Welcome to Windy City Wednesday. This newest offering from American Blues Scene will share classic and sometimes forgotten blues albums from some of the most iconic Chicago blues men and women ever to grace wax. This edition focuses on the album The Legend of Sleepy John Estes by Sleepy John Estes.
*Notes from the ALL MUSIC Review by Alex Henderson
In the late ’50s Sleepy John Estes wasn’t nearly as visible as he had been before and during World War II — in fact, he had become so obscure that some historians wondered if he had died. But the blues veteran was still very much alive, and in 1962 a 63-year-old Estes (some claimed he was 58 or 57) made an impressive comeback with The Legend of Sleepy John Estes.
Produced by Delmark president Bob Koester, this historic acoustic session finds singer/guitarist Estes joined by Ed Wilkinson on bass, John “Knocky” Parker on piano, and long-time ally Hammie Nixon on harmonica. Legend isn’t much different from Estes’ recordings of the ’20s, ’30s, and ’40s, and the Tennessee native successfully revisits old favorites like “Divin’ Duck Blues,” “Someday Baby Blues,” “Stop That Thing,” “Milk Cow Blues,” and “Married Woman Blues.”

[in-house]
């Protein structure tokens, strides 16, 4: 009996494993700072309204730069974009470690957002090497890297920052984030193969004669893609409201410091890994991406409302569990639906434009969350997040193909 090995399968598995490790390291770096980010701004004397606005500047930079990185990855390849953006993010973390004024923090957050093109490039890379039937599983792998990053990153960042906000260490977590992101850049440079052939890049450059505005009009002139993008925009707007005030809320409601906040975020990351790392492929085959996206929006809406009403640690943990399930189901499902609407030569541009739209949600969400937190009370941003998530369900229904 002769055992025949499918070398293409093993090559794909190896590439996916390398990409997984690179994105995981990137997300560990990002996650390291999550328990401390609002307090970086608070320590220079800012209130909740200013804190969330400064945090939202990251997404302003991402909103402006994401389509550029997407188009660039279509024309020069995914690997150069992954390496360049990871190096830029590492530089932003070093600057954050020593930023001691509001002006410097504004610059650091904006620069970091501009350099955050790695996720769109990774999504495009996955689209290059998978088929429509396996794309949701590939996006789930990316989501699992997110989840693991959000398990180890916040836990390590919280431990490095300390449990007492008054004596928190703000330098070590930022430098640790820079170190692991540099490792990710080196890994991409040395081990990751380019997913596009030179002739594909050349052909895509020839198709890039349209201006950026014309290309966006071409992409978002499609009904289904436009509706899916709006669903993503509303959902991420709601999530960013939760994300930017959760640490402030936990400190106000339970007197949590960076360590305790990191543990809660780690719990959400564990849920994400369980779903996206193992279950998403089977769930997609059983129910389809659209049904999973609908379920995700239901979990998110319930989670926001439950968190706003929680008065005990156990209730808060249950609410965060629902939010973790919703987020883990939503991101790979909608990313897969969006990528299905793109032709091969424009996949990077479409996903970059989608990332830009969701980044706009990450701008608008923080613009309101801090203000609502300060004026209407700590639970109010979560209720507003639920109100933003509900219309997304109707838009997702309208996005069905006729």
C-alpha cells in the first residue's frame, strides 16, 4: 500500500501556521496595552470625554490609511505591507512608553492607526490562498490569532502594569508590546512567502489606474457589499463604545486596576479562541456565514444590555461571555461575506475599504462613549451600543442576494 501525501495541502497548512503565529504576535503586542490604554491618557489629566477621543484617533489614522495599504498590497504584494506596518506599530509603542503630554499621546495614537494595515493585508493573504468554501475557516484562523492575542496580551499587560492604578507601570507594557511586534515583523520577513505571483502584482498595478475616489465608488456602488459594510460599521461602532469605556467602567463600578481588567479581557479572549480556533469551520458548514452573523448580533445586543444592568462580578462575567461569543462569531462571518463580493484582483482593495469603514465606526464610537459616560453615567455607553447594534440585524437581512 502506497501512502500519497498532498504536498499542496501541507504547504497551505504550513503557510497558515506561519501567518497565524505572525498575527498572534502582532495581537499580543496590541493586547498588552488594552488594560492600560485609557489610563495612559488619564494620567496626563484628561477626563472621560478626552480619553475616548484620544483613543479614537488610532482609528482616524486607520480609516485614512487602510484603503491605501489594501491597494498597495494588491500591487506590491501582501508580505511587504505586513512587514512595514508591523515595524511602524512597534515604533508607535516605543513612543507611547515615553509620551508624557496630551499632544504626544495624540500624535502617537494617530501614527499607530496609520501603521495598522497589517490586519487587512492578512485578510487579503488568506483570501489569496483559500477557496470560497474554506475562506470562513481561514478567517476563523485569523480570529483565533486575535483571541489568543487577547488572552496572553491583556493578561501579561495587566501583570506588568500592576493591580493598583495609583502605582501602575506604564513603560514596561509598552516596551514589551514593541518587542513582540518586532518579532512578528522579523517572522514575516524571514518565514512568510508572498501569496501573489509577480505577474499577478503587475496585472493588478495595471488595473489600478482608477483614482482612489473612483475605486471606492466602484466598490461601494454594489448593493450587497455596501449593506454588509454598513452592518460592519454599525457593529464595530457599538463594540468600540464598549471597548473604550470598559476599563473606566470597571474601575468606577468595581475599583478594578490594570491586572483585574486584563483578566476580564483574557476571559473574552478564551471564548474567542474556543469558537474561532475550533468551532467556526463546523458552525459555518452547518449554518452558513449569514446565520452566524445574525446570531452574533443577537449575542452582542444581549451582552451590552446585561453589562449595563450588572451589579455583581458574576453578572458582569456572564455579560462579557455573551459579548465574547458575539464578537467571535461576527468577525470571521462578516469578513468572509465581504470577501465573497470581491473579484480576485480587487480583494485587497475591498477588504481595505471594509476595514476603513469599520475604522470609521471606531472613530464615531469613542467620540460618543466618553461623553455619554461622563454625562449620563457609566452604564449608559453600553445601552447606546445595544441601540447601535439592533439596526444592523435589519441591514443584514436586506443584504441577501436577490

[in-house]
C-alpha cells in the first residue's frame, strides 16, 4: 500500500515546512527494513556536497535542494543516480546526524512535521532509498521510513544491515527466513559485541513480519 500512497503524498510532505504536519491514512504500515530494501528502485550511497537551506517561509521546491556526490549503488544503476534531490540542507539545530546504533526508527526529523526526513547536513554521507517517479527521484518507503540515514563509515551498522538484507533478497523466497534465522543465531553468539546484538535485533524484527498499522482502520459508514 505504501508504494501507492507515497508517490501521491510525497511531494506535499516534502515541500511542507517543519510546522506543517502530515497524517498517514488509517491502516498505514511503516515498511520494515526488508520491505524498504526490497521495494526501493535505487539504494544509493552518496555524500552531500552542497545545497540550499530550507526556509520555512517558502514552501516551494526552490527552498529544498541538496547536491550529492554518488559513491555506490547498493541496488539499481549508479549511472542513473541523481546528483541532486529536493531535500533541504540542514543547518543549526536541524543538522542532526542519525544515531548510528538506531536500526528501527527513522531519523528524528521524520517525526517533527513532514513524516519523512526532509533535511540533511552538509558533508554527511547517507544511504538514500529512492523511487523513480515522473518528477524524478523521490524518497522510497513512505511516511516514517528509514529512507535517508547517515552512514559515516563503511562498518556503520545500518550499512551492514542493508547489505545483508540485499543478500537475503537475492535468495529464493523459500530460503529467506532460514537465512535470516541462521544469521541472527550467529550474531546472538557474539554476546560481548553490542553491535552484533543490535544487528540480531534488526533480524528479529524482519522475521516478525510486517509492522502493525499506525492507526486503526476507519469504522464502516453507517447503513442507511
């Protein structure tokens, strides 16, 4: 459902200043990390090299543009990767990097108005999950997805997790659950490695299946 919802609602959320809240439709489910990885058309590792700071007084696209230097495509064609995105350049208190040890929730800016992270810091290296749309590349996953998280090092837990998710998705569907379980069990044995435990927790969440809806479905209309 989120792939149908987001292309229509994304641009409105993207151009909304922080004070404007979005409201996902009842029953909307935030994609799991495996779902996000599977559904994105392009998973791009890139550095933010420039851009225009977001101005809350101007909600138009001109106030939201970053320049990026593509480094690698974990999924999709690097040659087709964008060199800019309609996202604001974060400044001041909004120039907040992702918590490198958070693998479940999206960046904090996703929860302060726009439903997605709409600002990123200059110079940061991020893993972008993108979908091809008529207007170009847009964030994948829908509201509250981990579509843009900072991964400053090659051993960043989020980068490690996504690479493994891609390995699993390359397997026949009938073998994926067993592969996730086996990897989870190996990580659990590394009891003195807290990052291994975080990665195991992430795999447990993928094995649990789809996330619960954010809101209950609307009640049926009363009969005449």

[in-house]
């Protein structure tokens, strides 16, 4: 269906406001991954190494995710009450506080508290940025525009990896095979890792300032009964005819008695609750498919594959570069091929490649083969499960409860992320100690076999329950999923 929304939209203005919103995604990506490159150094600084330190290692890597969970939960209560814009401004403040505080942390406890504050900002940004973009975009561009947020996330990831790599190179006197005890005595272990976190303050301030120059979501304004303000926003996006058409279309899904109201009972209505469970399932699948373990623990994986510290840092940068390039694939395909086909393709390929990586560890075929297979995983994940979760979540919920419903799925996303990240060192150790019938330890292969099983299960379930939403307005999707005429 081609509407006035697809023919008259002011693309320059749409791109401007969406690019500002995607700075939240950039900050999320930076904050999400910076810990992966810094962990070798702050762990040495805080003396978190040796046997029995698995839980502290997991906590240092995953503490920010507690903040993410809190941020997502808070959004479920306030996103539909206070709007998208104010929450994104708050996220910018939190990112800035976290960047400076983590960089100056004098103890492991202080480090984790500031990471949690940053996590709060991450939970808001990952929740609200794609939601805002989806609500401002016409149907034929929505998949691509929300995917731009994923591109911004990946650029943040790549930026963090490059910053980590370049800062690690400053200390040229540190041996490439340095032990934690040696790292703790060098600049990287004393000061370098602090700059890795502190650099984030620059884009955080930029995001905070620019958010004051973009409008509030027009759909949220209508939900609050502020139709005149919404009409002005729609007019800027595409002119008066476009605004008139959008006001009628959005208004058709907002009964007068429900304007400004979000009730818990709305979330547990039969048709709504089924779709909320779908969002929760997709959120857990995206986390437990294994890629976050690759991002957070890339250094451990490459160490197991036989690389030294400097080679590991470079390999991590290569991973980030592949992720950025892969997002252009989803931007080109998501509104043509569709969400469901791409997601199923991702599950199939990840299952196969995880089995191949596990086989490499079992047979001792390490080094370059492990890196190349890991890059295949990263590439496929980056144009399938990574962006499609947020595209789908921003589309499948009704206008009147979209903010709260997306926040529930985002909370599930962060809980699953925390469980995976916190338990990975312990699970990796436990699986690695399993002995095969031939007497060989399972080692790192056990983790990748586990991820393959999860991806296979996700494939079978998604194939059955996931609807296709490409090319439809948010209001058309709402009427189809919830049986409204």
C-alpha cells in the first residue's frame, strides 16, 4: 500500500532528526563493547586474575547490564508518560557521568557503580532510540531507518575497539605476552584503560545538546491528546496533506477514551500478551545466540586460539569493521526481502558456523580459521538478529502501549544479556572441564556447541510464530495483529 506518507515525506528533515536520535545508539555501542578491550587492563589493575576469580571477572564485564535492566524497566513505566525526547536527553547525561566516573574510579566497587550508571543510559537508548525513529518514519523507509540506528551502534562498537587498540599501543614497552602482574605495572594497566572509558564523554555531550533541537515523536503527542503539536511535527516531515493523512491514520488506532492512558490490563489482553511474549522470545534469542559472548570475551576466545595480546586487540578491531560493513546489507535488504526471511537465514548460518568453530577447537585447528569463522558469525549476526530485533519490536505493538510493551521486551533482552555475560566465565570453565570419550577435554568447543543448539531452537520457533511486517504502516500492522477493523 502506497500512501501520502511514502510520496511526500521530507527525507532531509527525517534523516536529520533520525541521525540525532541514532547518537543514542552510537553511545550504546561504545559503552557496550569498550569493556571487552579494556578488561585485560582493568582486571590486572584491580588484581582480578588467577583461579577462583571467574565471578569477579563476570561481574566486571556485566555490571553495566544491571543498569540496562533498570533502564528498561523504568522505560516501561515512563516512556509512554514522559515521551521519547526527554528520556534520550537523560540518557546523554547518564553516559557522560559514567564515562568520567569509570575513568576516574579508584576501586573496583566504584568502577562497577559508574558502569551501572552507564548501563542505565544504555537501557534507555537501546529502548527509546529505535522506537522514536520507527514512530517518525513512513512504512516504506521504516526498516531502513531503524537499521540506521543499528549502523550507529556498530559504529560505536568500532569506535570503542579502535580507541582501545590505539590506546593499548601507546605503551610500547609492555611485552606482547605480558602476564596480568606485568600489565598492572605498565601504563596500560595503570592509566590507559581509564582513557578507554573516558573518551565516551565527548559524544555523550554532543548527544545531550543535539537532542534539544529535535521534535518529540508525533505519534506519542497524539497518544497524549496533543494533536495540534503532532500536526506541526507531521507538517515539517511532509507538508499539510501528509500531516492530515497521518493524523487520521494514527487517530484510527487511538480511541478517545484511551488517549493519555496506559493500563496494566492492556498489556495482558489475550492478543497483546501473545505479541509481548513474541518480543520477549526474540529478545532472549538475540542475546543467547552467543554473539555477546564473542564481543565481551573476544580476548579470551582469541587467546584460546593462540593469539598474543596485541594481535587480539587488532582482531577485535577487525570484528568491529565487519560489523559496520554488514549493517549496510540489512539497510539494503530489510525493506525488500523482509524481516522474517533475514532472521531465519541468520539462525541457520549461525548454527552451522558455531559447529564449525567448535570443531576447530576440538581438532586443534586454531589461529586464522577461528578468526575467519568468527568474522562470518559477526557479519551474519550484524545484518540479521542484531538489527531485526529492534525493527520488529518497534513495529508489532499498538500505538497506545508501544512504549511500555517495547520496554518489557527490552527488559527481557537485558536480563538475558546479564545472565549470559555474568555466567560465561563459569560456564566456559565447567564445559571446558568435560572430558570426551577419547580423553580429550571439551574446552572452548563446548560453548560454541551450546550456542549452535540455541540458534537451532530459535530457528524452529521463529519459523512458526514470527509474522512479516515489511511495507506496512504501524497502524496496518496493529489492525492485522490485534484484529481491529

Although not the definitive recordings of these songs, Estes’ 1962 versions are captivating nonetheless. Delmark has a lot to be proud of, and getting Estes back into the studio after many years of neglect (reunited with Hammie Nixon, no less!) is certainly among the Chicago indie’s greatest accomplishments.
Recorded By – E. D. Nunn at the Women’s Club Hall on 815 East Kilbourn Avenue in Milwaukee, WI on March 24, June 3, June 4, 1962. Eleven of the twelve songs on the album were written by Estes, with one, “Someday Baby,” written by Estes and Nixon.
Sleepy John Estes was born John Adam Estes on January 25th, 1889 or 1890 in Ripley, Tennessee. In 1915, his guitar playing, share cropper father moved the family to Brownsville, Tennessee where shortly thereafter John lost sight in his right eye when a friend threw a rock at him. At the age of 19, while working as a field hand, he began to perform professionally, mostly at parties and picnics, with the accompaniment of Hammie Nixon, a harmonica player, and James “Yank” Rachell, a guitarist and mandolin player.
Estes made his debut as a recording artist in Memphis, in 1929, at a session organized by Ralph Peer for Victor Records. He went on to record for Decca Records and Bluebird Records, with his last prewar recording session taking place in 1941. He made a brief return to recording at Sun Studio in Memphis in 1952, recording “Runnin’ Around” and “Rats in My Kitchen”, but otherwise was out of the public eye in the 1940s and 1950s.
Estes had a stroke while preparing for a European tour and died on June 5, 1977, at his home of 17 years in Brownsville.